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Less Smoke, More Mirrors: Where India Really Stands on Solar Power and Other Renewables

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  • David Wheeler and Saurabh Shome
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    Abstract

    Until recently, India’s intransigent negotiating posture has conveyed the impression that it will not accept any carbon emissions limits without full compensation and more stringent carbon limitation from rich countries. However, our assessment of India’s proposed renewable energy standard (RES) indicates that this impression is simply wrong. India is seriously considering a goal of 15 percent renewable energy in its power mix by 2020, despite the absence of any meaningful international pressure to cut emissions, no guarantees of compensatory financing, and a continuing American failure to adopt stringent emissions limits. If India moves ahead with this plan, it will promote a massive shift of new power capacity toward renewables within a decade. We estimate the incremental cost of this change from coal-fired to renewable power to be about $50 billion—an enormous sum for a society that must still cope with widespread extreme poverty. If India moves ahead with its current plan, it should give serious pause to those who have resisted U.S. carbon regulation on the grounds on that it will confer a cost advantage on “intransigent” countries such as India.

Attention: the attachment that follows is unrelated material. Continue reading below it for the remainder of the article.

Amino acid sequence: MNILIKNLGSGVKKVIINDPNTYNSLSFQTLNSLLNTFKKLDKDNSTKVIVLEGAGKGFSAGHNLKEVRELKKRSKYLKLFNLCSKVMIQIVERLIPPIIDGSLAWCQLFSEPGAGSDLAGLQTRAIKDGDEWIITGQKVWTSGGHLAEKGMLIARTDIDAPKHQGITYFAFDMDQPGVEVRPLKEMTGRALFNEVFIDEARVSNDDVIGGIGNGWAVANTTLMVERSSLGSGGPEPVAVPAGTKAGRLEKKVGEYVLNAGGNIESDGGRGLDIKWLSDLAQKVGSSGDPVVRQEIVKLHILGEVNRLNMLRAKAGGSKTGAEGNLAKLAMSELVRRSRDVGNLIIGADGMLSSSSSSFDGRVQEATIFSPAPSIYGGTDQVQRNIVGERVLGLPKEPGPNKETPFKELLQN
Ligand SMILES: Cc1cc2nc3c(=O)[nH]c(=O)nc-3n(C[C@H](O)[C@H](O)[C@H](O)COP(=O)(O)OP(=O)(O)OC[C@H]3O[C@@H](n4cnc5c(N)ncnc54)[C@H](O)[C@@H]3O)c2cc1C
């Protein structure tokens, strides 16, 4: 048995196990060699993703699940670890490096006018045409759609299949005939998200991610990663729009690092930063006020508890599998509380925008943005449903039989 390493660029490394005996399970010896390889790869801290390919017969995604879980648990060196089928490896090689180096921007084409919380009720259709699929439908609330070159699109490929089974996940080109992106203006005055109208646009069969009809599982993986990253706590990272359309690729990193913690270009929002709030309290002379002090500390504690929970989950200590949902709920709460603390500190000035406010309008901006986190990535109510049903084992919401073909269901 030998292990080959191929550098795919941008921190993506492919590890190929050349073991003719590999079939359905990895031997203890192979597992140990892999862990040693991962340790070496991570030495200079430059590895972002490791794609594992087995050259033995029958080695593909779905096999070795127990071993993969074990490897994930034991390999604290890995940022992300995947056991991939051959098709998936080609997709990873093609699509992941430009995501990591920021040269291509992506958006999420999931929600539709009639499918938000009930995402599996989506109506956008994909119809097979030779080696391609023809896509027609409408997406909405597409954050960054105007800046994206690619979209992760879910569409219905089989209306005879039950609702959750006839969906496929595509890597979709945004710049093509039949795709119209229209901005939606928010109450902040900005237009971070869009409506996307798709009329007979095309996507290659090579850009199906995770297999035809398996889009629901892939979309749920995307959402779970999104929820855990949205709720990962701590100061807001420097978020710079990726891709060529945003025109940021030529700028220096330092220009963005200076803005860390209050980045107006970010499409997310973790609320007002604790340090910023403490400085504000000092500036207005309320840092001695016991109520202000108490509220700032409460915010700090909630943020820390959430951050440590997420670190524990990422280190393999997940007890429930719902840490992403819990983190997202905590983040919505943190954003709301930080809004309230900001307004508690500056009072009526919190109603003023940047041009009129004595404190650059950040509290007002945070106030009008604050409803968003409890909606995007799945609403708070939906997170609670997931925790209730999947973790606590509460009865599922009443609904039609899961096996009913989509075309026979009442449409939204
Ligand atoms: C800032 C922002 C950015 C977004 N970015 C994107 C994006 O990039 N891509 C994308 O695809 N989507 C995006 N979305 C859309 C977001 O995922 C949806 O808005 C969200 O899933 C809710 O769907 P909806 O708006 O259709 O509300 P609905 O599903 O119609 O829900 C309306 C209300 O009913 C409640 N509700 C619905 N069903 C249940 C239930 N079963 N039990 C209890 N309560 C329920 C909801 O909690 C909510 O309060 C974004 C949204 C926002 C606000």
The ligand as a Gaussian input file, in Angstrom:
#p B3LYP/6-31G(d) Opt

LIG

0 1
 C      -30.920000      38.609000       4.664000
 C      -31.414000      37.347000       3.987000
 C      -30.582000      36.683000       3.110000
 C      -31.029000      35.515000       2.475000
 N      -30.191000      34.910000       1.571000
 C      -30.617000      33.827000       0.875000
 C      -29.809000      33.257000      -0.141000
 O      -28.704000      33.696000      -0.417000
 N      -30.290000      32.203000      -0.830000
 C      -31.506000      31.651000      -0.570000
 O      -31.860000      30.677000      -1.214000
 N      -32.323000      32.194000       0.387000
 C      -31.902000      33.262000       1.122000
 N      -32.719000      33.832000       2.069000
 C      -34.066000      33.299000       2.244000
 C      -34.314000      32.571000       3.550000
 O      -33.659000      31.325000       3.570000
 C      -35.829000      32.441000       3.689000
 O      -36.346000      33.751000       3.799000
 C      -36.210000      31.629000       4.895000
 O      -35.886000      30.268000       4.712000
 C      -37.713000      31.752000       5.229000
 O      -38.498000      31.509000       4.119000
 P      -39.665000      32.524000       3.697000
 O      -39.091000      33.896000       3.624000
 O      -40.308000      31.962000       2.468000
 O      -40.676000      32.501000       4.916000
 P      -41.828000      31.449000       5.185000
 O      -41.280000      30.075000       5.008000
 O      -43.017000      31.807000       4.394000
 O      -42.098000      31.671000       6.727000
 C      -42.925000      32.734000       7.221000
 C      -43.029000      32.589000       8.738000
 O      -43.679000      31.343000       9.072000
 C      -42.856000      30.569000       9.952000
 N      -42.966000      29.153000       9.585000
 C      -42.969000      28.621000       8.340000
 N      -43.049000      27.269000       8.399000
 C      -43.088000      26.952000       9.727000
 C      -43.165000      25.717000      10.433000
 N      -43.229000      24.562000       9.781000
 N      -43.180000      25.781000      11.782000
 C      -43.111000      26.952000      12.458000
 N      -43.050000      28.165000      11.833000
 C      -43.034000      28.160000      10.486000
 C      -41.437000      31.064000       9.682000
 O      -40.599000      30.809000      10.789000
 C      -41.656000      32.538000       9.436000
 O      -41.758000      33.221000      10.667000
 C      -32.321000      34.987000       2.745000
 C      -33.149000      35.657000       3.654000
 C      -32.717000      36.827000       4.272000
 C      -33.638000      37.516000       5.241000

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    Bibliographic Info

    Paper provided by Center for Global Development in its series Working Papers with number 204.

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    Length: 17 pages
    Date of creation: Mar 2010
    Date of revision:
    Handle: RePEc:cgd:wpaper:204

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    Web page: http://www.cgdev.org

    Related research

    Keywords: India; Solar Power; carbon emissions; renewable energy;

    This paper has been announced in the following NEP Reports:

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    Cited by:
    1. Kevin Ummel, 2010. "Concentrating Solar Power in China and India: A Spatial Analysis of Technical Potential and the Cost of Deployment," Working Papers id:2807, eSocialSciences.
    2. Mona Haddad & Ben Shepherd, 2011. "Managing Openness : Trade and Outward-oriented Growth After the Crisis," World Bank Publications, The World Bank, number 2283, March.
    3. Nicole A. MATHYS & Jaime de MELO, 2012. "Reconciling Trade and Climate Policies," Working Papers P37, FERDI.

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